Feast Day: March 09
Frances, was born in the Trastevere district of Rome, to parents who were both wealthy and deeply religious. With the Benedictine spiritual director her mother chose for her, Frances planned an ascetic religious life for herself, but her parents had already chosen a husband for her. She became a young bride and mother, marrying at the age of 12 after her father denounced her desire to become a nun. The early years of her marriage were hard on Frances, as she preferred prayer and penance over her husband’s parties and play.
Frances and her sister-in-law snuck away daily to Mass, pledging to God that they would be dutiful wives despite their longing to work with the poor. Frances saw everyone—rich and poor, nobility and peasantry—as her equal, and thus was a positive influence on her peers. Other women of class and privilege turned to Frances for spiritual advice and support and often imitated her generosity to the poor, as well as her devotion to her husband and children. They also came to follow her in her faith and service to God.
After the death of her husband to whom she had been married for forty years, Frances joined the religious community she had founded (Oblates of Tor de Specchi, after the tower into which they moved in 1433). They were not religious Sisters and did not take vows, but they were committed to living in common (which Frances could not do while her husband was alive) and devoting their lives to works of mercy. Frances is known to have had mystical experiences and revelations, and to have had the constant apparition of her guardian angel. She developed remarkable powers of healing (which she attributed to her guardian angel), and the fame of these spread all over Rome.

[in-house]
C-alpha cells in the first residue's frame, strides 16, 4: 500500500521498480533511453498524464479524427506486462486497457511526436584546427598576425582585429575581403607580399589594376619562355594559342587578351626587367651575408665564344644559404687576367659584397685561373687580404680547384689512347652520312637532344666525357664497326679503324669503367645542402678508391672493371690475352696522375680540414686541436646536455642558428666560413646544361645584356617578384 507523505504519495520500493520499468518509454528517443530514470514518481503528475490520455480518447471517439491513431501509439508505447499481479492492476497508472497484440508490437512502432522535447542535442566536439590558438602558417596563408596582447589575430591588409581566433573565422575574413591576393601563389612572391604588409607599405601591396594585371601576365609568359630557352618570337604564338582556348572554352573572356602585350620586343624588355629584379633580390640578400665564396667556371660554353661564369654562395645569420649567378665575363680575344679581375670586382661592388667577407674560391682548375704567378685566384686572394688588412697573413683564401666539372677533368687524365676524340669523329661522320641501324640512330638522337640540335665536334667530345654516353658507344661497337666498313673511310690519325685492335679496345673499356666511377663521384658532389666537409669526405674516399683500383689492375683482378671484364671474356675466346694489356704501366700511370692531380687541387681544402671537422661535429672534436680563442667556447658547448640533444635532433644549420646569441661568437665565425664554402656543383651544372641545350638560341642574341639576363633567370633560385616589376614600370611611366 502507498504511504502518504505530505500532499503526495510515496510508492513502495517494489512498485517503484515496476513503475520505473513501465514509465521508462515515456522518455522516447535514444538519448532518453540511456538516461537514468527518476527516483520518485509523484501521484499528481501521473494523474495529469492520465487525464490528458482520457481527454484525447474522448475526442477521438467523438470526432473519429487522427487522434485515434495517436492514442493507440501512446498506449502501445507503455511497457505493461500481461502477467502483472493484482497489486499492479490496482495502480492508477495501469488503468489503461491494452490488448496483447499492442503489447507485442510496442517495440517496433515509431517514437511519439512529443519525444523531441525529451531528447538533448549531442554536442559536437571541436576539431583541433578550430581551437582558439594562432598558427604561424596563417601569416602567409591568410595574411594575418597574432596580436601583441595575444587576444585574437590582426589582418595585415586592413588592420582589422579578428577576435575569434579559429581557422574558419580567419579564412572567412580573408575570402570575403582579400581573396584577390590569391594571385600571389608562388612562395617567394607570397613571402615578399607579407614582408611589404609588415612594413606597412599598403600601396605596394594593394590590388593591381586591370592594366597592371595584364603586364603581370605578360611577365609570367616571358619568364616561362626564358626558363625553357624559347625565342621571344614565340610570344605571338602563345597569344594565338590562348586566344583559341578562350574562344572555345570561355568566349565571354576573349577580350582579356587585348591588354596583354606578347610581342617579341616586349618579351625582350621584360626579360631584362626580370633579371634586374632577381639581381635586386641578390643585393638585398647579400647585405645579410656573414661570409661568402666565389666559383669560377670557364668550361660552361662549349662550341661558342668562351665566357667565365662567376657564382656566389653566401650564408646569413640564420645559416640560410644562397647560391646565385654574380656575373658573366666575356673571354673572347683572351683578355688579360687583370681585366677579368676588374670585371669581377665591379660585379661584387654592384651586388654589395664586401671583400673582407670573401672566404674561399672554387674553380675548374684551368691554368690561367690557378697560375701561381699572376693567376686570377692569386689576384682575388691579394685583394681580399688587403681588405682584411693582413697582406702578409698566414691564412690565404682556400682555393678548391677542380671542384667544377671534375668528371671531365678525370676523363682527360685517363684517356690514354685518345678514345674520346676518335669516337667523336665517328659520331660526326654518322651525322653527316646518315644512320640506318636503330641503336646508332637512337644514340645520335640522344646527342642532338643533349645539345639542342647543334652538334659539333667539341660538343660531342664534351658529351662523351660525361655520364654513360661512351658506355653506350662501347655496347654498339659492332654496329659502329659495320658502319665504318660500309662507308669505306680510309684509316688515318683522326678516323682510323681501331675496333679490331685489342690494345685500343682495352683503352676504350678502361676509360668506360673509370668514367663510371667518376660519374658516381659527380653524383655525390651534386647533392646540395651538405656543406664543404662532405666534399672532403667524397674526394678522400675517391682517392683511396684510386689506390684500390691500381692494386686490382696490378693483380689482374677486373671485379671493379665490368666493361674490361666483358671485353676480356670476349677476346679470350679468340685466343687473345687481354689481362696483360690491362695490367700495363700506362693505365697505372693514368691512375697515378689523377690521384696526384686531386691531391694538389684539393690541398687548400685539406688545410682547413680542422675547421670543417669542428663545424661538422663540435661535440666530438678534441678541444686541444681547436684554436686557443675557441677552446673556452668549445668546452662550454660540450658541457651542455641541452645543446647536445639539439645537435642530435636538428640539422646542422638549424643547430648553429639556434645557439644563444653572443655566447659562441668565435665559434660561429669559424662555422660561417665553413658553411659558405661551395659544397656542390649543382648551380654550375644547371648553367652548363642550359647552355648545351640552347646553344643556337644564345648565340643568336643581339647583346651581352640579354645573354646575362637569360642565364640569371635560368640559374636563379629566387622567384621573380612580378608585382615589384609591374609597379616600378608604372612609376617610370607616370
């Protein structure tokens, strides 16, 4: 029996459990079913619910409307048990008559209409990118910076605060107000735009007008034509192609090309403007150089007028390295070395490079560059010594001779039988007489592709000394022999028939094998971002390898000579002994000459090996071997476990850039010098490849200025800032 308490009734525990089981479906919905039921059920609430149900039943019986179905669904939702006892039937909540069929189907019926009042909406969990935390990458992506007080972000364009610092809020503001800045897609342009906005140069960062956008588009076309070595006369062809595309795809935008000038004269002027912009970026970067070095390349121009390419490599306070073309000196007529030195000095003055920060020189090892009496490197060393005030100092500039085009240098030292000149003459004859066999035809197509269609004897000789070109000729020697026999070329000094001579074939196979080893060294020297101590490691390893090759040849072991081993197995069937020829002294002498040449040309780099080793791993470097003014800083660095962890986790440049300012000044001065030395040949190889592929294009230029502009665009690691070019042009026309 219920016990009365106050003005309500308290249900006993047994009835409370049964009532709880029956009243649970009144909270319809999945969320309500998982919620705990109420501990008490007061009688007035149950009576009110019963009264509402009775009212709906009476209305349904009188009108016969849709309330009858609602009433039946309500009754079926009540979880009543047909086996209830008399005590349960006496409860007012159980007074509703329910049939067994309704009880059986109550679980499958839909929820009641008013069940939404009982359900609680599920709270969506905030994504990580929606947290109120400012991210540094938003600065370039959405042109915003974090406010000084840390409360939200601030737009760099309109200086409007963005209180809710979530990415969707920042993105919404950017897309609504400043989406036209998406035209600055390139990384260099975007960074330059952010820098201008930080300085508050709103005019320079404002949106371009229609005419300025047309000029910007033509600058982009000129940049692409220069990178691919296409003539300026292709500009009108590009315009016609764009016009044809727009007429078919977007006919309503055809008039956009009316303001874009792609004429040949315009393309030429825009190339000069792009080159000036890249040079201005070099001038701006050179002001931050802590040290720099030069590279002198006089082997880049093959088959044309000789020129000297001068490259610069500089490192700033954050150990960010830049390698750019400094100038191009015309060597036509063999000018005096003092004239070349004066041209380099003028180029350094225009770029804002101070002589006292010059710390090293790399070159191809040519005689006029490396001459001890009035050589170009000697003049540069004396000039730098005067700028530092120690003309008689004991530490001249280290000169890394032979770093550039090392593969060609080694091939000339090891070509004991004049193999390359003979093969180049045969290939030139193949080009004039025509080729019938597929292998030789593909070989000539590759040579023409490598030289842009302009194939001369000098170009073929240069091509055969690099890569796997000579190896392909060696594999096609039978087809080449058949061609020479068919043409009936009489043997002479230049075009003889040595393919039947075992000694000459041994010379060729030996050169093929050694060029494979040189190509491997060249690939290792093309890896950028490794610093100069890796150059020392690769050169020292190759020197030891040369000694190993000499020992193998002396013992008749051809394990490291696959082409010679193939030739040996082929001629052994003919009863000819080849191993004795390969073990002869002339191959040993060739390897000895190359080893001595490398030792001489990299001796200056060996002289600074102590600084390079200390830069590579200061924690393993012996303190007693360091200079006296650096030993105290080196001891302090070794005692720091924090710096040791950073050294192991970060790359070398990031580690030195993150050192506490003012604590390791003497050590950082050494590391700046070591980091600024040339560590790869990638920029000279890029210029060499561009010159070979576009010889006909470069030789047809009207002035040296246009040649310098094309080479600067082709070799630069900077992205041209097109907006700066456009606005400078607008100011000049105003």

Miracles of healing attended her death and the odor of sanctity was intensely noted in the room in which she died. During the time that the funeral was delayed due to the mass of people who wanted to pay their respects, the fragrance continued to linger—to the delight of the visitors.
When a monumental tomb was prepared a few months after her death, the first tomb was opened to effect the transfer of Frances’ remains. At this time the body was found perfectly preserved and still exhaling the same sweet fragrance as before. Currently, the Saint’s body is no longer incorrupt.
“A married woman must, when called upon, quit her devotions to God at the altar to find him in her household affairs.” — St. Frances of Rome
Burns, Paul. “Butler’s Saint for the Day.” Collegeville: Liturgical Press, 2007.
Cruz, Joan Carroll. “Mysteries Marvels Miracles in the Lives of the Saints.” Charlotte: TAN Books, 1997.
Trigilio, Rev. John, Ph.D, Th.D, and Rev. Kenneth Brighenti, Ph.D. “Saints for Dummies.” Hoboken, NJ: Wiley Publishing, 2010.
Featured Image: Wikimedia Commons